Device Links iPhone Into Satellite System

By Valerie Insinna
A United Arab Emirates-based satellite company is pitching a device to the U.S. military that can transform an iPhone 4 into a satellite phone.

The SatSleeve fits onto an iPhone like a protective case and uses an application to link the smartphone to a satellite system owned by Thuraya, a satcom provider that covers most of Europe, Asia, Africa, Australia and the Middle East.

The device is not an option for the nation’s first responder community because of lack of service in North America, but company executives are scheduled to demonstrate the SatSleeve this spring for officials at overseas combatant commands in the Eastern Hemisphere, said Bob Demers, the company’s vice president of government services.

Thuraya officials also plan to meet with the Department of Homeland Security and the Defense Information Systems Agency — which would ultimately decide whether to procure the device for the military, Demers told National Defense.

The company is looking at developing versions of the SatSleeve for Android and BlackBerry devices, which are more commonly used by the U.S. military and government. Doing so would require creating different software and applications for each operating system, said Sanford Jewett, vice president of marketing.

Another challenge is that the Android operating system runs on several different models of phones, meaning that Thuraya would have to construct a different sleeve to fit each design.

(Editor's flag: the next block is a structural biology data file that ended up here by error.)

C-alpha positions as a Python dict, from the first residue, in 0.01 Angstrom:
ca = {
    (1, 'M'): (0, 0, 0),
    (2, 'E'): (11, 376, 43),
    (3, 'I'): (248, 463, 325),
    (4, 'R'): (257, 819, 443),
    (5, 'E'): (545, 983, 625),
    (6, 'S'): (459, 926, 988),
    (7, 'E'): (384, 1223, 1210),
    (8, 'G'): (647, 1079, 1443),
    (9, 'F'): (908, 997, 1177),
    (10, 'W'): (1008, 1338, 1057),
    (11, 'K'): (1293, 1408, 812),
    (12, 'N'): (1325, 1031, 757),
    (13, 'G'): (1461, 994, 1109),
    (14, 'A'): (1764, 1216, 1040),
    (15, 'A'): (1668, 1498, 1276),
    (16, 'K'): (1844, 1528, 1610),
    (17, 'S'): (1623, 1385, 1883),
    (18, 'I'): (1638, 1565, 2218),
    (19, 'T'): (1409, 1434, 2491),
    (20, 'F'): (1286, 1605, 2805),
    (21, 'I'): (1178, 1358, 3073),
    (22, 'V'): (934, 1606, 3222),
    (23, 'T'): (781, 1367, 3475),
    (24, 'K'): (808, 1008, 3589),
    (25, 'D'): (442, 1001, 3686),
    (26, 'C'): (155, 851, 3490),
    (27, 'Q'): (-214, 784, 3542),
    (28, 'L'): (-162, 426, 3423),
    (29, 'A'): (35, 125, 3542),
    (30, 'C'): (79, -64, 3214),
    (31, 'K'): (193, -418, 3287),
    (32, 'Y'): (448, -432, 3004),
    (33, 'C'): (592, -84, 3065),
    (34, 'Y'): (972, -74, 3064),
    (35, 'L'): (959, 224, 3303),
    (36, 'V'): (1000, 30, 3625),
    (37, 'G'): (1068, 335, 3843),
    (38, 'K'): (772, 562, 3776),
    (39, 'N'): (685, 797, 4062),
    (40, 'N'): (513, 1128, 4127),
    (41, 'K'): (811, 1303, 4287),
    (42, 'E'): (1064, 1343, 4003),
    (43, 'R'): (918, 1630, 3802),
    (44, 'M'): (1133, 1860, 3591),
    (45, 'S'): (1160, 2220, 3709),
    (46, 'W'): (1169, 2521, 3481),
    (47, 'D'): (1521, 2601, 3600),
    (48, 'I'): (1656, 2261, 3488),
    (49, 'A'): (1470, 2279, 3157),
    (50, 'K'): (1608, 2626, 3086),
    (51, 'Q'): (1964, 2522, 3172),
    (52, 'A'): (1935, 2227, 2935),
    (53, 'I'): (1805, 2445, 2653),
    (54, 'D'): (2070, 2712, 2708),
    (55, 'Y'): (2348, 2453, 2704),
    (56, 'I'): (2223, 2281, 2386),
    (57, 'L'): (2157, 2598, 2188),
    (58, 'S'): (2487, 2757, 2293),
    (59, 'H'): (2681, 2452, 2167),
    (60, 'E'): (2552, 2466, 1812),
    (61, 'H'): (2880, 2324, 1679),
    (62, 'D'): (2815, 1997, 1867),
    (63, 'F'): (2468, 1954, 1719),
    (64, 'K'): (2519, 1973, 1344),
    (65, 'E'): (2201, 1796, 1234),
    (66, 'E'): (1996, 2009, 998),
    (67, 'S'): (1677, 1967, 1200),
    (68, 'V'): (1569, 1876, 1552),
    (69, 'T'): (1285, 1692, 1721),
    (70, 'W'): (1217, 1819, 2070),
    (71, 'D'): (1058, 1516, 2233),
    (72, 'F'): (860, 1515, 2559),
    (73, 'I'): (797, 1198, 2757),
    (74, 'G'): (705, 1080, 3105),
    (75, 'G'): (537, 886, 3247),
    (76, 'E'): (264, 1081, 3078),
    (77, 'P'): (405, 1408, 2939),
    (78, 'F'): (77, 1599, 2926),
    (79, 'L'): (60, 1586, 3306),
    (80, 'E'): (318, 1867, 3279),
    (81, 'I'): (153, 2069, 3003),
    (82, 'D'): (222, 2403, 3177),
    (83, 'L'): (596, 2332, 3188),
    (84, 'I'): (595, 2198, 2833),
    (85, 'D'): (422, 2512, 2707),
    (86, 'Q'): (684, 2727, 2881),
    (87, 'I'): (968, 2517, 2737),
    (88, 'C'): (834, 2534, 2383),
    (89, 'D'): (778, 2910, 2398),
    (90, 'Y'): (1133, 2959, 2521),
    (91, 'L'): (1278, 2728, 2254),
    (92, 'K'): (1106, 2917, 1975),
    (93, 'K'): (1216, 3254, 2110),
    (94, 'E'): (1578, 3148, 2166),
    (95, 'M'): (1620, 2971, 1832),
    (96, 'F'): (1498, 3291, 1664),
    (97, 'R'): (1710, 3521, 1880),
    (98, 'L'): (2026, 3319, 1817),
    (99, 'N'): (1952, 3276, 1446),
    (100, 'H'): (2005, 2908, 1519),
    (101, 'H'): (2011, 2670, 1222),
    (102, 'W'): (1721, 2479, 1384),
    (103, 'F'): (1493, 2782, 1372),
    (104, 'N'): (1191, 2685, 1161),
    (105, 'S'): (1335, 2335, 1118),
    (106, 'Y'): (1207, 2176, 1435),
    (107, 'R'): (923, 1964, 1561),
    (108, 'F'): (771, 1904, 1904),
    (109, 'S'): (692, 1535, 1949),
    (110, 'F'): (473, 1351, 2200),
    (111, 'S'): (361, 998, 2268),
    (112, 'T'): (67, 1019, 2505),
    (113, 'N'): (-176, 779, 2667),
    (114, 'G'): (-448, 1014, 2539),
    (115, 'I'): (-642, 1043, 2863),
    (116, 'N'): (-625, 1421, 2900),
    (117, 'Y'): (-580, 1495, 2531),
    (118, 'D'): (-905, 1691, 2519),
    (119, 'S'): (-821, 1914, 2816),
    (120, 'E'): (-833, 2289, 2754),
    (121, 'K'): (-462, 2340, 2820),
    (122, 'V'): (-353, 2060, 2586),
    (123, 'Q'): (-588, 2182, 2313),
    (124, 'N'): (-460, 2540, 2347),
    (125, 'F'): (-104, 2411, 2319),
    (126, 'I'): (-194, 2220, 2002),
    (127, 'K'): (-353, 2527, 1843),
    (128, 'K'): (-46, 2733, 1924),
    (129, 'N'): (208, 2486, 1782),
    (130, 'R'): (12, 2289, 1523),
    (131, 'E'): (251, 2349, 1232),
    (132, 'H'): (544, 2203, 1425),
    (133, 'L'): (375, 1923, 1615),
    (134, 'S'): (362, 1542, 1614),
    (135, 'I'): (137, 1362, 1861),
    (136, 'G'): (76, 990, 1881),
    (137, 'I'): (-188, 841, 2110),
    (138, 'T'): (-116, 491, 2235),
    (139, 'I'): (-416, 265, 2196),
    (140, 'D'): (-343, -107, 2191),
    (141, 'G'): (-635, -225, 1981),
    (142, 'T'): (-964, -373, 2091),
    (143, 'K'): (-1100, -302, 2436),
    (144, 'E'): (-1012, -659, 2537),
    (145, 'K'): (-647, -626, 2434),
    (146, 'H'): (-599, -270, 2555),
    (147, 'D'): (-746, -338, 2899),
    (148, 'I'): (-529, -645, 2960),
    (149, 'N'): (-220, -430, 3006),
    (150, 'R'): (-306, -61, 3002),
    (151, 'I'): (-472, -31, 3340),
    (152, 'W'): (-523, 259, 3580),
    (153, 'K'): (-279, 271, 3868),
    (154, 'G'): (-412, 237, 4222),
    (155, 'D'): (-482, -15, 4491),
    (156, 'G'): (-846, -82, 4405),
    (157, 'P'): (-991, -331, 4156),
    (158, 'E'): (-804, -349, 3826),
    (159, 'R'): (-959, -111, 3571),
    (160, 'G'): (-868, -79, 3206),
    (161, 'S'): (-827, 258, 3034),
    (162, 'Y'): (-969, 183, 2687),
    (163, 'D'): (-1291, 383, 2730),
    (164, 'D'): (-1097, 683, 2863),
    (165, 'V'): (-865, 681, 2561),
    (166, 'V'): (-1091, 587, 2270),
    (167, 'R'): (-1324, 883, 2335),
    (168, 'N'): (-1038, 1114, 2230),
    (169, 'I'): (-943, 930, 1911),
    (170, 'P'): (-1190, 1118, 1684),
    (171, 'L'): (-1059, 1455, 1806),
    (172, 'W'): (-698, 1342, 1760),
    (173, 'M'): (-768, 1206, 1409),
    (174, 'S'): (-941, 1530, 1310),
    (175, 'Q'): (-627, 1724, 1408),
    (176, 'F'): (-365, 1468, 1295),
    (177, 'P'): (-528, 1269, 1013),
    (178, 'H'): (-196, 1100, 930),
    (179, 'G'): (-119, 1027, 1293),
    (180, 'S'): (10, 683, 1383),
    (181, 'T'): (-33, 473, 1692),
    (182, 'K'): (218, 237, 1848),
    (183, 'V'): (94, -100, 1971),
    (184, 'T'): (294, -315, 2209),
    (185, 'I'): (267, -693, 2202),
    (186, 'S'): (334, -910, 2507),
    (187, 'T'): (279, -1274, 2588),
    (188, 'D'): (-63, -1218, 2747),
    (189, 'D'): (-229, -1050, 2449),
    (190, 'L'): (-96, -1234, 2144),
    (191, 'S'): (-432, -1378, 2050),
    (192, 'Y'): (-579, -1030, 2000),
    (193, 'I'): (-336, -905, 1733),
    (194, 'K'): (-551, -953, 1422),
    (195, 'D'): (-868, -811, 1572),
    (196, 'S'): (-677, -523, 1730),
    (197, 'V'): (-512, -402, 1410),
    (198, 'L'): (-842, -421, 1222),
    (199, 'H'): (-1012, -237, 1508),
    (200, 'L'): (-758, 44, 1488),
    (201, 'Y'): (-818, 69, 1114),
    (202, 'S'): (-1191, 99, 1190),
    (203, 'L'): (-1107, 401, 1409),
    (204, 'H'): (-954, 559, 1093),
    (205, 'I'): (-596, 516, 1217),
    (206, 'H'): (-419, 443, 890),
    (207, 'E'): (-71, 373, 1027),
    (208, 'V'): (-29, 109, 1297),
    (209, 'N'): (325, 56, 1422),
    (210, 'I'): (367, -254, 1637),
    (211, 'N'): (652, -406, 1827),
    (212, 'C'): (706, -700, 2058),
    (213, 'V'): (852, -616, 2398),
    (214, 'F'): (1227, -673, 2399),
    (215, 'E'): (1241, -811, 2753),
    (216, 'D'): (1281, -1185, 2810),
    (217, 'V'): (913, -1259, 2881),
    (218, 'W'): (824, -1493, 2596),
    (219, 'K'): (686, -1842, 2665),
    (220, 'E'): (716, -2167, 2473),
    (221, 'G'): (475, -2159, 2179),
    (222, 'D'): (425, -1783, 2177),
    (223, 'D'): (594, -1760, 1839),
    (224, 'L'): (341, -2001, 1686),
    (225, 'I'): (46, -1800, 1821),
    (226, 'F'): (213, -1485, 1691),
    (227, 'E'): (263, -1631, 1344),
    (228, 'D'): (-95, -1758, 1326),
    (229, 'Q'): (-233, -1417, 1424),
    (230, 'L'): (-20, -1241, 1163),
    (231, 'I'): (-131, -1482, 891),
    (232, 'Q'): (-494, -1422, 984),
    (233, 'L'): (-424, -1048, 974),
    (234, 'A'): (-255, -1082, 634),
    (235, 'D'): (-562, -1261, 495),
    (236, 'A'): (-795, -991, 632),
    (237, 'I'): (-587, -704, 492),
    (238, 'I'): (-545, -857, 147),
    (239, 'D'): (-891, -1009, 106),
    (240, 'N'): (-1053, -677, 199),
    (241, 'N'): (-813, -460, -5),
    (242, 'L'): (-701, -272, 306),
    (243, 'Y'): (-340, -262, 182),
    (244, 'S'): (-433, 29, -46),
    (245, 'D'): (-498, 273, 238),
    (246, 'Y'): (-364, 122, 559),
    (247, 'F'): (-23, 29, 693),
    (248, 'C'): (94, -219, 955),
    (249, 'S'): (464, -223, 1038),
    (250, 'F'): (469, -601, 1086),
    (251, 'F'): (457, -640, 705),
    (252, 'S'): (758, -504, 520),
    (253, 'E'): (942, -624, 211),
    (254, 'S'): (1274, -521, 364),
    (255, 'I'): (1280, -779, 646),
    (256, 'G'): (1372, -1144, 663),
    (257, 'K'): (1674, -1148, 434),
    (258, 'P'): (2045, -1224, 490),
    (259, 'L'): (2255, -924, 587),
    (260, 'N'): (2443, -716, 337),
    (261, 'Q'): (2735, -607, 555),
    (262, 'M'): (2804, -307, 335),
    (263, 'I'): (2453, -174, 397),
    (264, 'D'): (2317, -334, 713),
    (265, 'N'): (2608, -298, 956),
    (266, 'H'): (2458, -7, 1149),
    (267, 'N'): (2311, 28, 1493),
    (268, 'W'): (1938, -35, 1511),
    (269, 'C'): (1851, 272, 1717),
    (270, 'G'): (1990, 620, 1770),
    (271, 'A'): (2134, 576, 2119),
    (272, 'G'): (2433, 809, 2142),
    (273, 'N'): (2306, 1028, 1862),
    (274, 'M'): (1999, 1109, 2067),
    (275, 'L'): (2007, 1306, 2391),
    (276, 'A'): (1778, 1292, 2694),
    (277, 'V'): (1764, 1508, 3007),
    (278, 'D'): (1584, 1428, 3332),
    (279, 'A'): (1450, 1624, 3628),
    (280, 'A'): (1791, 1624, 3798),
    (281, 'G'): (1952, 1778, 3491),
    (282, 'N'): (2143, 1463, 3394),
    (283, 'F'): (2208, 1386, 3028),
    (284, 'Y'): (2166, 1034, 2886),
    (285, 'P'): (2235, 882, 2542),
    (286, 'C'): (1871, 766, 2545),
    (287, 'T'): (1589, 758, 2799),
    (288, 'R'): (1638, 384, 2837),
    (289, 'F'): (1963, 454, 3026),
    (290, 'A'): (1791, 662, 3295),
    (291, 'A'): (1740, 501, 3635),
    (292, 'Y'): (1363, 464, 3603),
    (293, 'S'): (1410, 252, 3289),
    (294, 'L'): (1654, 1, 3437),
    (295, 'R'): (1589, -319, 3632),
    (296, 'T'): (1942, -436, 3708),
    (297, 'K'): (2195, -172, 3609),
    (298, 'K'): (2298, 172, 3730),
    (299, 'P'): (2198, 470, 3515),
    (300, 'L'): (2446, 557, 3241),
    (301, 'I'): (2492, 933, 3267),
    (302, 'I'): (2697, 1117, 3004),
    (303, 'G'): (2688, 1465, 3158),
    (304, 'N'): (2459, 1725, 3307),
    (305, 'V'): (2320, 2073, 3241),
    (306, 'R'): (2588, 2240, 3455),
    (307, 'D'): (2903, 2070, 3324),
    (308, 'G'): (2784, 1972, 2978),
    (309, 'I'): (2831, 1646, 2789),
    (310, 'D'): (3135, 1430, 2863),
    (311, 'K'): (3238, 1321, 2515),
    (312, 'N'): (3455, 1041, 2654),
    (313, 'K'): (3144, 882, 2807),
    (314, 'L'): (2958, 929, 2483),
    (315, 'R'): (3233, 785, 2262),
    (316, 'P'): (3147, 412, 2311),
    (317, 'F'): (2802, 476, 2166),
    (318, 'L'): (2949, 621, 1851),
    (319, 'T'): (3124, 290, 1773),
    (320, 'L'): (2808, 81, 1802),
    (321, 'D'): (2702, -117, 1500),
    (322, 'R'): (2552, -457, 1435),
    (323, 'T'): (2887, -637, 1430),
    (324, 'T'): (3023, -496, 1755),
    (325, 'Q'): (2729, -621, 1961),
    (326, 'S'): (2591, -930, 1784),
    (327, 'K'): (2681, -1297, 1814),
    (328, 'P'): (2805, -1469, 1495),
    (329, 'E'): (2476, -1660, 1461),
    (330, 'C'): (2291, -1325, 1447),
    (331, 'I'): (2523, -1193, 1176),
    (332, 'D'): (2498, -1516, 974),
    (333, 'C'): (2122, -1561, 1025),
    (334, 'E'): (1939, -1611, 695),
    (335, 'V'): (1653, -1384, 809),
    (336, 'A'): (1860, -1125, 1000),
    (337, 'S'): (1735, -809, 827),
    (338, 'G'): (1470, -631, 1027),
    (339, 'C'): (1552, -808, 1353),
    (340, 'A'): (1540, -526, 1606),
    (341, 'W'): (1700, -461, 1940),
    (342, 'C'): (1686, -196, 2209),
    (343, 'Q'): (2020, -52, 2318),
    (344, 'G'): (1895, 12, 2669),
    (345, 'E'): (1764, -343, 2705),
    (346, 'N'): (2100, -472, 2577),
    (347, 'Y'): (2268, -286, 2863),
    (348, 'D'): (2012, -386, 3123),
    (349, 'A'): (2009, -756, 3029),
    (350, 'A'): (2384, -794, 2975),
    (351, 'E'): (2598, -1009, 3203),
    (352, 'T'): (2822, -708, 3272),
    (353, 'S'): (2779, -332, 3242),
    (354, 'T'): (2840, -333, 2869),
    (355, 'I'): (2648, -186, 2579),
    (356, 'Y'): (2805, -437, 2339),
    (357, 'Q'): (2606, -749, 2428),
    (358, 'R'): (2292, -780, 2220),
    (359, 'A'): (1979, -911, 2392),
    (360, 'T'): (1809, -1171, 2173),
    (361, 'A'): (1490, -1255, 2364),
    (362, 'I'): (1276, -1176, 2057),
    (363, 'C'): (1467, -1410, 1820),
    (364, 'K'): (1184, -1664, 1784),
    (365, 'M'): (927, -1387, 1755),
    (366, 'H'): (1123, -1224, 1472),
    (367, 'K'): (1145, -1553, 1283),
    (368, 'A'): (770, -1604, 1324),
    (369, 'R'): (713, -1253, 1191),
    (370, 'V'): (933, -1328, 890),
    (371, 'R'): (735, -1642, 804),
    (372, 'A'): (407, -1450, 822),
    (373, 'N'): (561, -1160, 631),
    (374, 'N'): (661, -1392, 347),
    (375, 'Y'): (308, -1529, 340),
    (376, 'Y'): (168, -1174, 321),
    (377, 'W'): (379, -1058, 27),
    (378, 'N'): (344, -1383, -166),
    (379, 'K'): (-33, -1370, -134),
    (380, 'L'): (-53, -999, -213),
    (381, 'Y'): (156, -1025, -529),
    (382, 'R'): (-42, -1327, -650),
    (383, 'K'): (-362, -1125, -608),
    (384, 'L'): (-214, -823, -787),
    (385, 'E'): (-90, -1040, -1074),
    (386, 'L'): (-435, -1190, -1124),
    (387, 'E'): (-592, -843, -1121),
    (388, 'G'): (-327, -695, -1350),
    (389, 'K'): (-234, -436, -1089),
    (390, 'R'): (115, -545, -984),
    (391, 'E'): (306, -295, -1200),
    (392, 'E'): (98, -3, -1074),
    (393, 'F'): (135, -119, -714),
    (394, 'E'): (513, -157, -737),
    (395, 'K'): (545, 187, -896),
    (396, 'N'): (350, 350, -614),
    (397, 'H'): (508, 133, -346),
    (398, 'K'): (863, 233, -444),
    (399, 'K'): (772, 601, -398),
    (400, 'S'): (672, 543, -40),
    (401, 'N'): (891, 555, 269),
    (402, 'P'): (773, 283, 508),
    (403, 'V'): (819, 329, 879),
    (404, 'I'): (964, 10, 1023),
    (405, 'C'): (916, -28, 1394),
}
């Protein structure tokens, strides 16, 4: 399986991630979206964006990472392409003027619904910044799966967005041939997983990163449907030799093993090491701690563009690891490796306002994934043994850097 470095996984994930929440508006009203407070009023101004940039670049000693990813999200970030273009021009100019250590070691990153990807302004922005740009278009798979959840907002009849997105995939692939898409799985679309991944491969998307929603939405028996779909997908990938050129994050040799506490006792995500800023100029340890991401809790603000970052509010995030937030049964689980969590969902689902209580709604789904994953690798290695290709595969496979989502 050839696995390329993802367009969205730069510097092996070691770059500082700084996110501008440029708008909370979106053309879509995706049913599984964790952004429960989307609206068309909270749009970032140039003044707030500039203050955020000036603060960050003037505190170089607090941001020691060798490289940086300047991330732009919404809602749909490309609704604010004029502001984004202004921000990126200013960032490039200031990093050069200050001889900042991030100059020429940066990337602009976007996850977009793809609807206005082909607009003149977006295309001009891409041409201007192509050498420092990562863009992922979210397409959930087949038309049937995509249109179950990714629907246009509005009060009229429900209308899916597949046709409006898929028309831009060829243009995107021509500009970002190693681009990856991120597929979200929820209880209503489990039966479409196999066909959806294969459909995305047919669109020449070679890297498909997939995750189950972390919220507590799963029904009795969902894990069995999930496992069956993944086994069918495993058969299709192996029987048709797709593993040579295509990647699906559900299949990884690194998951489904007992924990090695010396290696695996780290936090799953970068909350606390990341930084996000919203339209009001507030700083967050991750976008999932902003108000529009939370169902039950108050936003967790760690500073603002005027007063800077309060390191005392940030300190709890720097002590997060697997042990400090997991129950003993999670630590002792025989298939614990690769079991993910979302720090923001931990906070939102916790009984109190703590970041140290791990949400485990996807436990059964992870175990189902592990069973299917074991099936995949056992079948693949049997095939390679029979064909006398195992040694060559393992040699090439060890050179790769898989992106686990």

Most commercial satellite communications are purchased through Future COMSATCOM Services Acquisition contracts sponsored by DISA or the General Services Administration, Demers said. DISA already has contracts with several Thuraya service partners, including Boeing and US21 Inc., so “this would be a modification of the contract that they already have,” he said.

“It’s a fairly easy process,” he added.

Because Thuraya acts as a wholeseller, prices will be set by their service partners, with the phone’s hardware starting at about $500 and satellite service costing anywhere from $1 to $1.25 a minute.

Current devices can be used to make phone calls or send text messages. The company is also releasing a “SatSleeve Data” version later this year that will allow users to connect to the Internet, send email and upload photos to social media sites.

Both versions are equipped with a backup battery that can help extend the life of  the iPhone.
“We initially bought 5,000 of these just to get our first batch,” Jewett said. “We sold out the entire first batch within the first two days.”

The next batch of about 30,000 devices will be available in August, he said.

Photo Credit: Thuraya

Topics: Science and Engineering Technology, Space

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